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Deep Cut Made in Redwood Used in Long Protest

November 28, 2000|From Associated Press

STAFFORD, Calif. — Someone apparently has taken a chain saw to Luna, the redwood environmentalist Julia "Butterfly" Hill sat in for two years. Activists fear that the thousand-year-old tree was mortally wounded.

Hill came down from the tree in December after Luna's owners, Pacific Lumber, agreed to spare the tree along with a buffer zone.

Over the Thanksgiving weekend, one of her supporters visiting the tree, in timberland about 250 miles north of San Francisco, reportedly found a critical cut made by a chain saw. Pictures posted on a Web site,, show a thin red scar running across the base of a redwood.

The tree, which is about 15 feet across and more than 18 stories high, is still standing but it is not clear if it will survive. A statement from Hill's organization, Circle of Life Foundation, said the cut was deep and precise and made the tree vulnerable to a windstorm.

An investigation by Humboldt County sheriff's deputies revealed that a chain saw was used to cut about 32 inches around the tree and about one-quarter of the way through the trunk.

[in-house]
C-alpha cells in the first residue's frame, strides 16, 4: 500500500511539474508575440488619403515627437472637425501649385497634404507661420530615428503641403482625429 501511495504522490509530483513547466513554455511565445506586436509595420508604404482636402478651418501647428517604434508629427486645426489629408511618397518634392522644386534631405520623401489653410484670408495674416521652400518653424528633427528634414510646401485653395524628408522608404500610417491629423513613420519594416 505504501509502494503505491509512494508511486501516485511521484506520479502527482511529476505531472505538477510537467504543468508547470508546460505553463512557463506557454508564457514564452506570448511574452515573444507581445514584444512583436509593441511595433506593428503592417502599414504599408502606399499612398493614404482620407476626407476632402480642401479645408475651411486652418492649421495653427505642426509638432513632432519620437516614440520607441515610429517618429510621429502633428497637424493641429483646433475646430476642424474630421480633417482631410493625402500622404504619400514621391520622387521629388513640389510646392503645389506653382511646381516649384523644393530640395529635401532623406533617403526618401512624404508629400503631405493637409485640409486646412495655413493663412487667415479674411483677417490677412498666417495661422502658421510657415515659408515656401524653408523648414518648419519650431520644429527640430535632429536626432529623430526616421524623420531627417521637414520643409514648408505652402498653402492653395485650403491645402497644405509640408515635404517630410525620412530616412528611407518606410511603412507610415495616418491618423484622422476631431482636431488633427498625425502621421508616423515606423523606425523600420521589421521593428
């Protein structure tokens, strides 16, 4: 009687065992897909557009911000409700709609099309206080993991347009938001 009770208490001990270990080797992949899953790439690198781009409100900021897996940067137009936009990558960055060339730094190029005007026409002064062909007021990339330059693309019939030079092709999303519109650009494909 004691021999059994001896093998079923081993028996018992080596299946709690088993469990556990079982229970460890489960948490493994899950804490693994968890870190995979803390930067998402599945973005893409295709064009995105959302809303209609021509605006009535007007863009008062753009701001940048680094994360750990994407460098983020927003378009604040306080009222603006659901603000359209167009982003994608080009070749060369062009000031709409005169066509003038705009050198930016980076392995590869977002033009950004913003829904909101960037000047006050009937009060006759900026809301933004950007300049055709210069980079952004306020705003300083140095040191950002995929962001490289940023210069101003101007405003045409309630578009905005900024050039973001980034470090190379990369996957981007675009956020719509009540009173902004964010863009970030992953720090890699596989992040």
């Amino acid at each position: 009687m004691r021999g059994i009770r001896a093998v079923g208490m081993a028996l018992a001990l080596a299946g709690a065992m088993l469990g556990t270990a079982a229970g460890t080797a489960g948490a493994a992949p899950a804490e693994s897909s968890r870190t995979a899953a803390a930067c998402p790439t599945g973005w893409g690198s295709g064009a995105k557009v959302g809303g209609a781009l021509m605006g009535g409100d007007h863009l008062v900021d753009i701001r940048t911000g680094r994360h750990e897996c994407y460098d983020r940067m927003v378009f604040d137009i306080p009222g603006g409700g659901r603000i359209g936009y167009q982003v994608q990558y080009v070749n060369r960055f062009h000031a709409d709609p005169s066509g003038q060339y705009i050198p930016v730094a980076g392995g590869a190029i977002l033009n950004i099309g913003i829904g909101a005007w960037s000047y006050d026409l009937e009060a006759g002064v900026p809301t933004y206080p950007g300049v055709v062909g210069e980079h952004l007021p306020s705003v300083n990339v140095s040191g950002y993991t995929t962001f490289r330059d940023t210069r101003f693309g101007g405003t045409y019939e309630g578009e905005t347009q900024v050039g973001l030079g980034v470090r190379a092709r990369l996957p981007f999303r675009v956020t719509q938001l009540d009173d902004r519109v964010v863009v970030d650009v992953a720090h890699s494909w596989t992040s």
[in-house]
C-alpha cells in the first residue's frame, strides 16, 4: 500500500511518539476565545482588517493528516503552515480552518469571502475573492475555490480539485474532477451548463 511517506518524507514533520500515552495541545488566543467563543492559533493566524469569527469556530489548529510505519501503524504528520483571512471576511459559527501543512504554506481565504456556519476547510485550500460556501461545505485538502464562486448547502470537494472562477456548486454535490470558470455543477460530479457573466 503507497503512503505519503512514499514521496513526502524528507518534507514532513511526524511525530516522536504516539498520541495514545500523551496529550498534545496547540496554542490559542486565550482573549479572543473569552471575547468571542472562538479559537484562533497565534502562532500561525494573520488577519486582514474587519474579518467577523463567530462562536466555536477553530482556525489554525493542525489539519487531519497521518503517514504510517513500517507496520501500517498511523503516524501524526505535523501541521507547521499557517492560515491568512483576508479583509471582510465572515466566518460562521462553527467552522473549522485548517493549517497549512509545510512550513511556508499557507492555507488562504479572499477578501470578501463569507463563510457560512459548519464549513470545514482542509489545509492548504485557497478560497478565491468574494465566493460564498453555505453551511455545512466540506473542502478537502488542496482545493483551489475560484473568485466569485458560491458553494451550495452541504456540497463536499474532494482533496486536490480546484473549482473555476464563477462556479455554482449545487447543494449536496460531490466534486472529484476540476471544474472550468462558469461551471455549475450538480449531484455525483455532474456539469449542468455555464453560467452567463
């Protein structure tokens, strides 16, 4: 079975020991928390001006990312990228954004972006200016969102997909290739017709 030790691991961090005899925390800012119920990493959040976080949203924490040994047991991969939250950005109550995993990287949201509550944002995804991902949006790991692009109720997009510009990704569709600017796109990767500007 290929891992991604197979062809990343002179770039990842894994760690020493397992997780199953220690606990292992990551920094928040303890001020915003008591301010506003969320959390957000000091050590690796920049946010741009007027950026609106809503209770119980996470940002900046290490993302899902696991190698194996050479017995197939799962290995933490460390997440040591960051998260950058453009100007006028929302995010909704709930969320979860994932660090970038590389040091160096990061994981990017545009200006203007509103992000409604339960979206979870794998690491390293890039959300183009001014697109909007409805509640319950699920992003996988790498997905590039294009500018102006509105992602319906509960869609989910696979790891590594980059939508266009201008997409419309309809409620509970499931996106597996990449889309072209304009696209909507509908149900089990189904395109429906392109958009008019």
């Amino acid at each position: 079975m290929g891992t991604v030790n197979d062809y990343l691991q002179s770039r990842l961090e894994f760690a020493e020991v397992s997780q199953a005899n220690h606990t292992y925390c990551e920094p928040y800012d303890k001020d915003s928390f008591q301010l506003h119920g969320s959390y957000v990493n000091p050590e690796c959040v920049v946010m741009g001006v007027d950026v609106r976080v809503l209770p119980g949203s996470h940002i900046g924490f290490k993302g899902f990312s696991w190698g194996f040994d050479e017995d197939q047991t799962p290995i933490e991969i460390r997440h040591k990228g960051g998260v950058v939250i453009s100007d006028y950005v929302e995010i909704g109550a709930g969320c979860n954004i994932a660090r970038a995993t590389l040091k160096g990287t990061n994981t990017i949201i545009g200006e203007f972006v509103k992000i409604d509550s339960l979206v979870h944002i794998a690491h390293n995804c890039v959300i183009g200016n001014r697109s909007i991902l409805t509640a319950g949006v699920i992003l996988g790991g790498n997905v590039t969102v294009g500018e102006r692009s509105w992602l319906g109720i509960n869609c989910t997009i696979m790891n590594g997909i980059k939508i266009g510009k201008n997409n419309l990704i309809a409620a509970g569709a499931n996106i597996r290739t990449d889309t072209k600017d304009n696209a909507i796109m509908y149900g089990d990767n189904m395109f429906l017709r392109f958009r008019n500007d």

Hill described the attack as a personal blow.

"I feel this vicious attack on Luna as surely as if the chain saw was going through me. Words cannot express the deep sorrow that I am experiencing, but I am as committed as ever to do everything in my power to protect Luna and the remaining ancient forests," she said.

A spokeswoman for Pacific Lumber did not return a telephone call from the Associated Press.

Hill climbed Luna on Dec. 10, 1997, for what she thought would be at most a three-week sit. She stayed up for two years, surviving howling winter storms as her quest drew worldwide attention.

She descended on Dec. 18, 1999, stepping into a whirlwind of activity as she gave interviews, promoted her book, made appearances and fended off criticism from some in the environmental movement that she was more committed to herself than to the cause.

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